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For decades radio surveys have been a leading agent for extragalactic research, as testified by the breakthroughs they triggered, from the discovery of cosmic evolution, to quasars and the first high-z galaxies. They continue at the forefront of astrophysics and cosmology; e.g., via large-scale structure studies they pose challenges for buildup of the cosmic web; and via downsizing and AGN feedback deemed to produce this downsizing, they have come to the fore in modelling galaxy formation and evolution.

But our physical understanding of the origin and evolution of the AGN-powered radio emission is still poor. While physical models for the cosmological evolution of galaxies and radio-quiet quasars have been progressing rapidly in recent years, the main progress on the radio side has been towards a phenomenological description of evolution of various radio AGN types.

Even on the phenomenological side, there are aspects that are not fully understood. The epoch-dependent luminosity functions of galaxies and radio-quiet quasars are now quite accurately determined up to high redshifts and there are attempts to provide physical explanations for the evidence for earlier formation of the more massive objects. Direct evidence for a substantial decline of the space densities of radio AGNs at z gtapprox 2 remains somewhat controversial, although modern evolutionary models accounting for the observed counts and redshift distributions do include such a decline.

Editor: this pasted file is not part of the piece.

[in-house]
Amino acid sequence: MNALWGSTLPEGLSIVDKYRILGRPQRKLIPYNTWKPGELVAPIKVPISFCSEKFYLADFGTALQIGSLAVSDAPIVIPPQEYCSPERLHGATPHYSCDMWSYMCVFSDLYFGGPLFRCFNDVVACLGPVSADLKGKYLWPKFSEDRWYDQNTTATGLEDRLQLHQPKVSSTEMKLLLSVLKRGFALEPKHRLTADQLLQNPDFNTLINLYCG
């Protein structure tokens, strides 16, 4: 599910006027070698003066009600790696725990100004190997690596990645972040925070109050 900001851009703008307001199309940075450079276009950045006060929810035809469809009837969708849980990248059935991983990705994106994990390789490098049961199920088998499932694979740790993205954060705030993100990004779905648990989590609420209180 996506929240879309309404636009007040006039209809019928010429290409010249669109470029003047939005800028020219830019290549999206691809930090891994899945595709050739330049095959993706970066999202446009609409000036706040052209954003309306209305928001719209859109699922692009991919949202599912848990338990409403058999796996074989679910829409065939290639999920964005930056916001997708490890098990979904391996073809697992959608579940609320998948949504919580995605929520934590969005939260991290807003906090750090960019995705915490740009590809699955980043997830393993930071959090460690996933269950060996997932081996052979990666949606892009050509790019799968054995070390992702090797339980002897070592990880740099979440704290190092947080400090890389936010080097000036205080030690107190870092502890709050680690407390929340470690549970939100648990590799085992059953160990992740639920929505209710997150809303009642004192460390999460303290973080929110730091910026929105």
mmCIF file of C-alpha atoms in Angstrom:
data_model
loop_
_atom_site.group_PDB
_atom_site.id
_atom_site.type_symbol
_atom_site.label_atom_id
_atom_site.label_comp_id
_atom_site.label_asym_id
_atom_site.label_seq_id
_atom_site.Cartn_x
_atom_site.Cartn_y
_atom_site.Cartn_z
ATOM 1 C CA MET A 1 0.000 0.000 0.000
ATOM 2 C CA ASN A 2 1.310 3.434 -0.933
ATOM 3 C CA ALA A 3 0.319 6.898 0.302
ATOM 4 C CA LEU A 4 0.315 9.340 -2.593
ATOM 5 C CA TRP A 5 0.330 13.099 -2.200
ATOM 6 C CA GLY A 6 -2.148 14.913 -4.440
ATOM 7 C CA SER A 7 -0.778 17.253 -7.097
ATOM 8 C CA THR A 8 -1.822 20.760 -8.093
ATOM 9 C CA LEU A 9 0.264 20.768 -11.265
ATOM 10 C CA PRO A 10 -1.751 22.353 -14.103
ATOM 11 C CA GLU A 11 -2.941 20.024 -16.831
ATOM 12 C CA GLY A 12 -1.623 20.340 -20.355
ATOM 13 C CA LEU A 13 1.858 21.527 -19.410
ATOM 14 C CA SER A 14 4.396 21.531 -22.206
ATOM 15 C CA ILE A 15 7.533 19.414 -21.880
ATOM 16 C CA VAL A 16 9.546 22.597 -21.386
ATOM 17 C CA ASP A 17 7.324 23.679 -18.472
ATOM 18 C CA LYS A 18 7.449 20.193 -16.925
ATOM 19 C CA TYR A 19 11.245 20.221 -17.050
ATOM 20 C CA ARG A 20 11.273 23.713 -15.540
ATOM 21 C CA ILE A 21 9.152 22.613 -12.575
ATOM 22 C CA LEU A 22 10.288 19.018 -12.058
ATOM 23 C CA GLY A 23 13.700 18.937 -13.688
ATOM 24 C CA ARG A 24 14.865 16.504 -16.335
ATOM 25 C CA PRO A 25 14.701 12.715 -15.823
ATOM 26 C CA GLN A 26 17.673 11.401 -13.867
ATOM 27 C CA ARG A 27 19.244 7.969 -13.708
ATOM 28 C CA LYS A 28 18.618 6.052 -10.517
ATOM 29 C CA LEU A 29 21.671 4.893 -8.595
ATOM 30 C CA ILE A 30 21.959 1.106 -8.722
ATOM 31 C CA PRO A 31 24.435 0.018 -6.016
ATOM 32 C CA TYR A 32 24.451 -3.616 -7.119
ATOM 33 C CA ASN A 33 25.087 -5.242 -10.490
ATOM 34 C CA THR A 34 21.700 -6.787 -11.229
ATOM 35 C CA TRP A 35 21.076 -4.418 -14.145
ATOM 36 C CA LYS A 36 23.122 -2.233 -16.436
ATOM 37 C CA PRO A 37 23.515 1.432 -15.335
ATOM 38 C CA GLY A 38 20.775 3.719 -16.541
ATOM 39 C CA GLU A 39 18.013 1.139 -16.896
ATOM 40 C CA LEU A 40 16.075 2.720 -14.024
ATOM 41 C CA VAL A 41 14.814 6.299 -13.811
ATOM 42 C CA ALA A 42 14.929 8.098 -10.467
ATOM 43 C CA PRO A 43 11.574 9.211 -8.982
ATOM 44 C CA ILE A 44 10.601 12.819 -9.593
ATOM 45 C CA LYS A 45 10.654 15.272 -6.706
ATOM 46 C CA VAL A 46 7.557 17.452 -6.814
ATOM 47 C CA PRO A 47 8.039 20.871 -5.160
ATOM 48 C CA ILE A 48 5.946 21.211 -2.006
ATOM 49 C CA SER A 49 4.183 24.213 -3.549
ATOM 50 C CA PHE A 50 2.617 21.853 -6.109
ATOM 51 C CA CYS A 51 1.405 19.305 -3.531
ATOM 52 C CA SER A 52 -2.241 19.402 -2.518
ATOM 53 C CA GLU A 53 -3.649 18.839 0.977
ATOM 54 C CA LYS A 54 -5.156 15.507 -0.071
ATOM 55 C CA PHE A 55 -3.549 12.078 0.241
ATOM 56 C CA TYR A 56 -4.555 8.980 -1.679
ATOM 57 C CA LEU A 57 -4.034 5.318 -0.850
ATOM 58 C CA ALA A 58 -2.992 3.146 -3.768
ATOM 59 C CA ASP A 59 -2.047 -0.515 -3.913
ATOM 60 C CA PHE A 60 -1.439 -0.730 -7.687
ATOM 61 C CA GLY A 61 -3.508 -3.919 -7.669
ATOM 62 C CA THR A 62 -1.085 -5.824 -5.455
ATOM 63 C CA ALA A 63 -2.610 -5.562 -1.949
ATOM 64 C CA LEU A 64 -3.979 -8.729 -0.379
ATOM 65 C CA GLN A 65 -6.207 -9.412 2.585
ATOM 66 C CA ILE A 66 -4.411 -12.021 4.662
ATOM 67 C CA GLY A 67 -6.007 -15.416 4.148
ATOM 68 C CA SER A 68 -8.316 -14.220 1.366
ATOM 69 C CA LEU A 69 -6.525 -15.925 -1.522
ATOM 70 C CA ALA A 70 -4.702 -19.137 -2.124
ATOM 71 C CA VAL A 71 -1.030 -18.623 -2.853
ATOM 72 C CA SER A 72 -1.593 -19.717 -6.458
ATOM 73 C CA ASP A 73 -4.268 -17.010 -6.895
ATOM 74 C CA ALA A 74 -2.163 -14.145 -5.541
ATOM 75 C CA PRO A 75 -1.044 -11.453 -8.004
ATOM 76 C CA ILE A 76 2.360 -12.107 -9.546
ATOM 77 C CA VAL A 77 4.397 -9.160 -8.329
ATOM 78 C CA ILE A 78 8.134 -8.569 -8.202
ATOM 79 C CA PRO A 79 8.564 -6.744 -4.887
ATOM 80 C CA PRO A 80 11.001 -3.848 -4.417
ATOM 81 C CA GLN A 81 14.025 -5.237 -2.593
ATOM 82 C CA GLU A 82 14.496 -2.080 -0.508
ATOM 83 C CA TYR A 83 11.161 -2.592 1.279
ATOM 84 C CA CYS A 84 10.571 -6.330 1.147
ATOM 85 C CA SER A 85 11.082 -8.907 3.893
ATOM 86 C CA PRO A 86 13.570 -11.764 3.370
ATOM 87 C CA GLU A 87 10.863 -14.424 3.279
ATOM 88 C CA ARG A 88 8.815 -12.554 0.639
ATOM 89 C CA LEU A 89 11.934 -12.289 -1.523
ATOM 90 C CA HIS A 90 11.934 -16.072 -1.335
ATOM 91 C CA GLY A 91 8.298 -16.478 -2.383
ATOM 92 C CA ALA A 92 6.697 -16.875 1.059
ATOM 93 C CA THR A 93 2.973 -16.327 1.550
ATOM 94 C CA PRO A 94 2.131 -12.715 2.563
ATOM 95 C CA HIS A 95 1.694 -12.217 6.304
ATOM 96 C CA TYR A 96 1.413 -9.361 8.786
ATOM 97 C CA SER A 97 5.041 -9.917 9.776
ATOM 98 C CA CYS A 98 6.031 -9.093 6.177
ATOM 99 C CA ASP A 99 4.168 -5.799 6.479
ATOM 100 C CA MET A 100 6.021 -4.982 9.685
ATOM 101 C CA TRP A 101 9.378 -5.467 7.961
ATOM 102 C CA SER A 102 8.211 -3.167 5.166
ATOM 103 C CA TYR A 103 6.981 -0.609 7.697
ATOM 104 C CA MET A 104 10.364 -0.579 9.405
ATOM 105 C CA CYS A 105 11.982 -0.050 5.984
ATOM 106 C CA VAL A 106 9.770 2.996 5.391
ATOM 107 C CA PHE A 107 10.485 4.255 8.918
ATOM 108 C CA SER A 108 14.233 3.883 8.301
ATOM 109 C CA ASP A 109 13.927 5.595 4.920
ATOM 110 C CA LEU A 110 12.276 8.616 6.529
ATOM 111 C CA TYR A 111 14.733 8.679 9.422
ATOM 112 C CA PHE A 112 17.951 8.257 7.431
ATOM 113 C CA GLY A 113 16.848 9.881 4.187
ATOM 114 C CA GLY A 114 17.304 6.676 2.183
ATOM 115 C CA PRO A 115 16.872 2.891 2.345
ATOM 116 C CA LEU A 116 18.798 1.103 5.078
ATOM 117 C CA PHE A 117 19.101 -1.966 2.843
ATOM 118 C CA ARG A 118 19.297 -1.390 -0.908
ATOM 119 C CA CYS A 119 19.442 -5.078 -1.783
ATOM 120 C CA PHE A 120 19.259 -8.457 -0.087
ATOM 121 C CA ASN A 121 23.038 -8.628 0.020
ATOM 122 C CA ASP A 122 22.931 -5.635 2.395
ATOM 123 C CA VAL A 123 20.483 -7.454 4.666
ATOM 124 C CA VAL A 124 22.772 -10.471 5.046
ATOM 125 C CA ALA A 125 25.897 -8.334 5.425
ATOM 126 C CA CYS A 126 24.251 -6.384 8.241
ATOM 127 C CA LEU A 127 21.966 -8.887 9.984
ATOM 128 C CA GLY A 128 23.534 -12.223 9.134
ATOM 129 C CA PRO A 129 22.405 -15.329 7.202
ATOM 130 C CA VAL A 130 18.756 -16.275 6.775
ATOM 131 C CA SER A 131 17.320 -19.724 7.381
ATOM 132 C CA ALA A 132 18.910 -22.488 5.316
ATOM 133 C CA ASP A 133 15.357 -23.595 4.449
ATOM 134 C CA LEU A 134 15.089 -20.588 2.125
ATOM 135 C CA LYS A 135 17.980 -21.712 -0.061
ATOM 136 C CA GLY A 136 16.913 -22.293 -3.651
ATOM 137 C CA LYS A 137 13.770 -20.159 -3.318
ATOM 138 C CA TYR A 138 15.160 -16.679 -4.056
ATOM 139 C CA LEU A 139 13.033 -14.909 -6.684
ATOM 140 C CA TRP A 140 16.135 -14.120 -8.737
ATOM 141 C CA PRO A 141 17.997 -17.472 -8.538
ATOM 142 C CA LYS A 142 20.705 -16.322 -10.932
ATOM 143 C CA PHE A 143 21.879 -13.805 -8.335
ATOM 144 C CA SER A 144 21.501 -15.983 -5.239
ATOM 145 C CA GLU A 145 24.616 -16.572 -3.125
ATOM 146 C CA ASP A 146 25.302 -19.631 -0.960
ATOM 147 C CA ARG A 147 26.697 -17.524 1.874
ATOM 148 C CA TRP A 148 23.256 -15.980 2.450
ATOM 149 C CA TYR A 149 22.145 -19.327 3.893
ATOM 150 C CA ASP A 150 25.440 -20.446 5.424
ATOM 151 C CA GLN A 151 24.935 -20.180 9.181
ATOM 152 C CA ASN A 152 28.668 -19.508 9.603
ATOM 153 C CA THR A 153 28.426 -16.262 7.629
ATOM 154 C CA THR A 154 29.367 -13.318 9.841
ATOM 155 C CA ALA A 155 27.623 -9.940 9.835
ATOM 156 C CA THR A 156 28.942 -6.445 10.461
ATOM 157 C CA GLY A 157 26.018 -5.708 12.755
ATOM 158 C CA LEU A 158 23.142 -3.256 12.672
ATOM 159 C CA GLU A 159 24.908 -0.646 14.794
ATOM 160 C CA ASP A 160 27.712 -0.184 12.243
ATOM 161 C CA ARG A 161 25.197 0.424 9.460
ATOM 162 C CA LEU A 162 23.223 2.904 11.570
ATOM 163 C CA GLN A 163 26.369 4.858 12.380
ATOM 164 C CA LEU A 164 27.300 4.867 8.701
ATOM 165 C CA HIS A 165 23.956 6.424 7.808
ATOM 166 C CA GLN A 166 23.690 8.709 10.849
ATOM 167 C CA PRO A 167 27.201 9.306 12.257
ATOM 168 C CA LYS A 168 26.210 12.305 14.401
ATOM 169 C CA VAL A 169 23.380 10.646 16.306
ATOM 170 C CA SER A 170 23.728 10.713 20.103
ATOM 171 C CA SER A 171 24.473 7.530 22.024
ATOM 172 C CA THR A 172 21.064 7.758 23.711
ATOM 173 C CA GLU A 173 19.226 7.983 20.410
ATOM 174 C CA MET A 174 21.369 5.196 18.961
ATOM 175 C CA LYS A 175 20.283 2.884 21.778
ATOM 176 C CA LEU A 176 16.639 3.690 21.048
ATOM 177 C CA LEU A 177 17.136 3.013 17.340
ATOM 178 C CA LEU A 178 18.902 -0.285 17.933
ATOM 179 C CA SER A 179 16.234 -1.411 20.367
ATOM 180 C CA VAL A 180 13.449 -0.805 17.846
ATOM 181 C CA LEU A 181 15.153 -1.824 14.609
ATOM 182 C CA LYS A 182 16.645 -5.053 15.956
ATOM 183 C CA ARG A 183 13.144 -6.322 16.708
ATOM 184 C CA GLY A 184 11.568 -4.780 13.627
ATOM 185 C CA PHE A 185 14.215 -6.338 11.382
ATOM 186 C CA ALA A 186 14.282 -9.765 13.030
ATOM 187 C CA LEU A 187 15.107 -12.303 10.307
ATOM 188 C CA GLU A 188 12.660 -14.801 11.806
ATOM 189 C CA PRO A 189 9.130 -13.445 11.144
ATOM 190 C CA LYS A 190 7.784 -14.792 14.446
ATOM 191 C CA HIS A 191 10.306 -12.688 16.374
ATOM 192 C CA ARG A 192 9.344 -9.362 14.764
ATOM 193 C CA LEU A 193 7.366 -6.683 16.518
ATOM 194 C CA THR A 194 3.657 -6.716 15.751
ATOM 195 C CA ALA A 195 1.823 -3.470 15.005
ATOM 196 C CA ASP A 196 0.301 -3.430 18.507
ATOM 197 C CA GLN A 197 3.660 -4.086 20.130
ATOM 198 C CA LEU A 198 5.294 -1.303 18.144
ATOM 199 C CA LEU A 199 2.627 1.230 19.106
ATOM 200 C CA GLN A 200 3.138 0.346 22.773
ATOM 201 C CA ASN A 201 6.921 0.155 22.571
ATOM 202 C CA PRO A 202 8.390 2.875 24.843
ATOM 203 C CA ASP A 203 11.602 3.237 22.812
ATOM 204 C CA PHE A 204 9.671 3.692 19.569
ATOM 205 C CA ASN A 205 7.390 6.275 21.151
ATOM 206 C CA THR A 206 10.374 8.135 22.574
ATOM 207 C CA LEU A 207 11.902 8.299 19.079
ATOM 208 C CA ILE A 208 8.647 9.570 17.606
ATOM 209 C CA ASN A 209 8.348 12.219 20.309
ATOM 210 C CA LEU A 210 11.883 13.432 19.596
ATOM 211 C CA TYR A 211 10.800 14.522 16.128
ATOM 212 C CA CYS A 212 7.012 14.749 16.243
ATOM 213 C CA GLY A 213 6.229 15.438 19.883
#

The origin of these uncertainties remains as it has been for the last 30 years - a lack of concerted effort to obtain complete redshift sets for radio AGN samples. The new redshift surveys (2dF, SDSS) have helped greatly in defining local space densities. But beyond two or three of the brightest samples such as 3CRR, there are no samples with complete redshift data. Even samples of 100 to 200 objects would suffice for most purposes, and could be easily obtained with 8- to 10m-class telescopes. Our deficiency in this regard is highlighted by the reliance of most analyses needing complete redshift information on the Dunlop & Peacock (1990) model distributions - even 20 years on. Doubtless the planned new deep optical and infrared wide-field surveys such as PAN-STARRS (Hodapp et al. 2004) and those with the VST and VISTA (Arnaboldi et al. 2007) will help. However there will remain a need for individual pursuit of the faintest members in samples via deep imaging in different optical and IR bands and via fast spectrographs to complete the redshift information in samples of limited size.

Sixty years since their discovery, radio AGNs remain at the forefront of astrophysics and cosmology. Our continued attempts to solve the mysteries which still surround them will doubtless lead to fresh discoveries of impact as great as those which have distinguished the first 60 years.

We are grateful to the referee, Jim Condon, for a very careful reading of the manuscript and for many very useful comments and suggestions. Thanks are due to Benedetta Ciardi for having provided the 1.4 GHz counts of GRB afterglows in tabular form. GDZ and MM acknowledge partial financial support from ASI contracts I/016/07/0 "COFIS" and "Planck LFI Activity of Phase E2". JVW acknowledges support via Canadian NSERC Discovery Grants.

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